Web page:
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Discrimination Tied to Mental Health Problems for Black Teens

Update Date: May 03, 2014 10:40 AM EDT
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Discrimination, whether it is related to race, sex or age, can have a negative impact on people's mental health regardless of age. In a new study, researchers focused specifically on the effects of discrimination on the mental health of African-American and Afro-Caribbean teenagers. They found that when this group of adolescents was exposed to racial discrimination, they had a greater chance of developing mental health problems.

"Our study looked at the relationships between perceived racial discrimination (racism) and various mental health issues. We wanted to see if African-American and Afro-Caribbean teenagers who experienced racial discrimination have higher rates of depression, anxiety or social phobia," said lead author Dr. Lee M. Pachter, D.O., FAAP, professor of pediatrics at Drexel University College of Medicine and chief of general pediatrics at St. Christopher's Hospital for Children in Philadelphia.

For this study, the researchers examined data collected by the National Survey of American Life. The survey interviewed a nationally representative sample of 1,170 teenagers between the ages of 13 and 17. 1,017 of them were African-Americans and 137 were Afro-Caribbeans. The interview assessed the effects of racial, ethnic and cultural influences on the mental health of the children.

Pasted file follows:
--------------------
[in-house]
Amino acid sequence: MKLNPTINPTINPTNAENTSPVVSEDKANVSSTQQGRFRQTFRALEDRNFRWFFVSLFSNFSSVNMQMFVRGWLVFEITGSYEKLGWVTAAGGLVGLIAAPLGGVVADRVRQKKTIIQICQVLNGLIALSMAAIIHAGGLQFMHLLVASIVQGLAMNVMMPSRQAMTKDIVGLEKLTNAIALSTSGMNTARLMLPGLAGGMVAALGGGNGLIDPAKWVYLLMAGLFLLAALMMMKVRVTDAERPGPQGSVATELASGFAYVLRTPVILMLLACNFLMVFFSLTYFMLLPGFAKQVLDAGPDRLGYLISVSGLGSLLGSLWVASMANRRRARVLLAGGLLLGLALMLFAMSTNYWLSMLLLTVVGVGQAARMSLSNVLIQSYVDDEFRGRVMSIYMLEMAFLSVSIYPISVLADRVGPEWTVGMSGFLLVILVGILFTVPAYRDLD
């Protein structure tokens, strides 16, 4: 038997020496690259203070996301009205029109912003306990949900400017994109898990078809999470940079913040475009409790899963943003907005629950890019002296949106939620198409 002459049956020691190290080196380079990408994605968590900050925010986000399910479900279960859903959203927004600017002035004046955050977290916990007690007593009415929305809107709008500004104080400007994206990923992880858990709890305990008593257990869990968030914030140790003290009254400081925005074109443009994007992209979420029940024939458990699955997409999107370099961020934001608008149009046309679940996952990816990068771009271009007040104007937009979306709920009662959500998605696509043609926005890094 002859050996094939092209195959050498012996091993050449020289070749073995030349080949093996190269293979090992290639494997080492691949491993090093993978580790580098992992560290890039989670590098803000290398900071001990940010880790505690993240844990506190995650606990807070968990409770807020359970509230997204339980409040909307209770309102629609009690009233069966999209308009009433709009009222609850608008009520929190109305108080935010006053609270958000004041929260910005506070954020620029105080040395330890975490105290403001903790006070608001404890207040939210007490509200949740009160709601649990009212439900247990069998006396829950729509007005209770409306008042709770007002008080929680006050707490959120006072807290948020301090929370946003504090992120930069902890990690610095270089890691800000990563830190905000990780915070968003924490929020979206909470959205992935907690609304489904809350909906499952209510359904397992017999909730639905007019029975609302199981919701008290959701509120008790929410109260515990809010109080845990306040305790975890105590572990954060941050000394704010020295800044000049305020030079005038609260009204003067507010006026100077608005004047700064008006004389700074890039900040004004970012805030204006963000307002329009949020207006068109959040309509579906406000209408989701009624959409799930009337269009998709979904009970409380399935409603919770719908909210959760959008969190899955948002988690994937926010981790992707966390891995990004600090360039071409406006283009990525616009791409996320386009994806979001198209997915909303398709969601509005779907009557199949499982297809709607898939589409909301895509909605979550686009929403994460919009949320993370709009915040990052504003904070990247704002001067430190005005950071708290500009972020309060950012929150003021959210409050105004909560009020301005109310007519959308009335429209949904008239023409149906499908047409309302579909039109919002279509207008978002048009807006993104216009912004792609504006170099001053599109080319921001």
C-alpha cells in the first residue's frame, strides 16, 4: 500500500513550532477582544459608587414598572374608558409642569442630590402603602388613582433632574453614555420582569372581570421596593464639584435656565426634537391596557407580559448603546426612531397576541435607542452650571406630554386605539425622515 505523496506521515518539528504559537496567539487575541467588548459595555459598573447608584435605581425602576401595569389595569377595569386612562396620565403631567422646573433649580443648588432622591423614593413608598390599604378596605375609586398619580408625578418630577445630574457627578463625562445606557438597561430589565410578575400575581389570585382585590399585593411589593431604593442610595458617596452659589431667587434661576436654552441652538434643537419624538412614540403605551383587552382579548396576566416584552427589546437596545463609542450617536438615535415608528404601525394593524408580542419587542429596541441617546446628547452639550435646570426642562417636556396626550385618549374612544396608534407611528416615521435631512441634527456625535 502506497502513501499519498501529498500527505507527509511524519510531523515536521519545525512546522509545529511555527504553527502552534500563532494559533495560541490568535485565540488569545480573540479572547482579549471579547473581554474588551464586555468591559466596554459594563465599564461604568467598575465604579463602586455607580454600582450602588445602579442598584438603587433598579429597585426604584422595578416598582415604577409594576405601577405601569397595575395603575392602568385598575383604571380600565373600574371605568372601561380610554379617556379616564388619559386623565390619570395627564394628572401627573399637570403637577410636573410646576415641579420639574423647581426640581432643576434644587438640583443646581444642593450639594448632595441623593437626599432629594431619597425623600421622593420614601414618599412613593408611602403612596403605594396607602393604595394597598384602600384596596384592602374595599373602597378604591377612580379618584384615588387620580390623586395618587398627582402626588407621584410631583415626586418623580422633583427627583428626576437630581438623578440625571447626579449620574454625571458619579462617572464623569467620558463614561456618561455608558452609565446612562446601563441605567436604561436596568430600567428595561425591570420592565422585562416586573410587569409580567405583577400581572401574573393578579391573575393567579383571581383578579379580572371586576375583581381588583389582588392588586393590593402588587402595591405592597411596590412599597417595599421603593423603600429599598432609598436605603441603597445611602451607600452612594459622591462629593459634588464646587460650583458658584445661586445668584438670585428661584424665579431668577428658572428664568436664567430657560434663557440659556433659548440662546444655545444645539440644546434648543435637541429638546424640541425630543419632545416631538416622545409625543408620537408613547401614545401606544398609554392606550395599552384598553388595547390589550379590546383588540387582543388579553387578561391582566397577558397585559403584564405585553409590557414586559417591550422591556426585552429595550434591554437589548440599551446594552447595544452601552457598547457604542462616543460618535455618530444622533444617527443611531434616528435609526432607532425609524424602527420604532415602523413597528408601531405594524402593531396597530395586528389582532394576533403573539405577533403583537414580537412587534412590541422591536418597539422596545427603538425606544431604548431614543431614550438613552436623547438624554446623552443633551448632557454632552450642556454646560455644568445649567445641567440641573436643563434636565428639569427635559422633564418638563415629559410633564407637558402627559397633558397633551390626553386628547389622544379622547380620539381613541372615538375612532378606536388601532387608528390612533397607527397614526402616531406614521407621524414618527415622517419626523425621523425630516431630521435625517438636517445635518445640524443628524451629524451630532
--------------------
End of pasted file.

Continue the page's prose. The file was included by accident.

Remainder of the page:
The researchers discovered that 85 percent of the teens had experienced racial discrimination. Within their lifetime, six percent reported having major depression, 17 percent had anxiety issues and 13 percent suffered from social phobia. When the researchers looked at the rates within the past year of the interview they found that four percent had major depression and 14 percent had anxiety.

"Sixty years after Brown vs. Board of Education, racism remains a toxic stressor commonly experienced by youth of color," said Dr. Pachter according to the press release. "The fact that these experiences are encountered during adolescence - a critically sensitive period for identity development - is of great concern, as is our finding of slightly higher rates of depression, anxiety and social phobias in those youth who have more experiences with discrimination."

The study's findings were presented at the Pediatric Academic Societies (PAS) annual meeting located in Vancouver, British Columbia, Canada.

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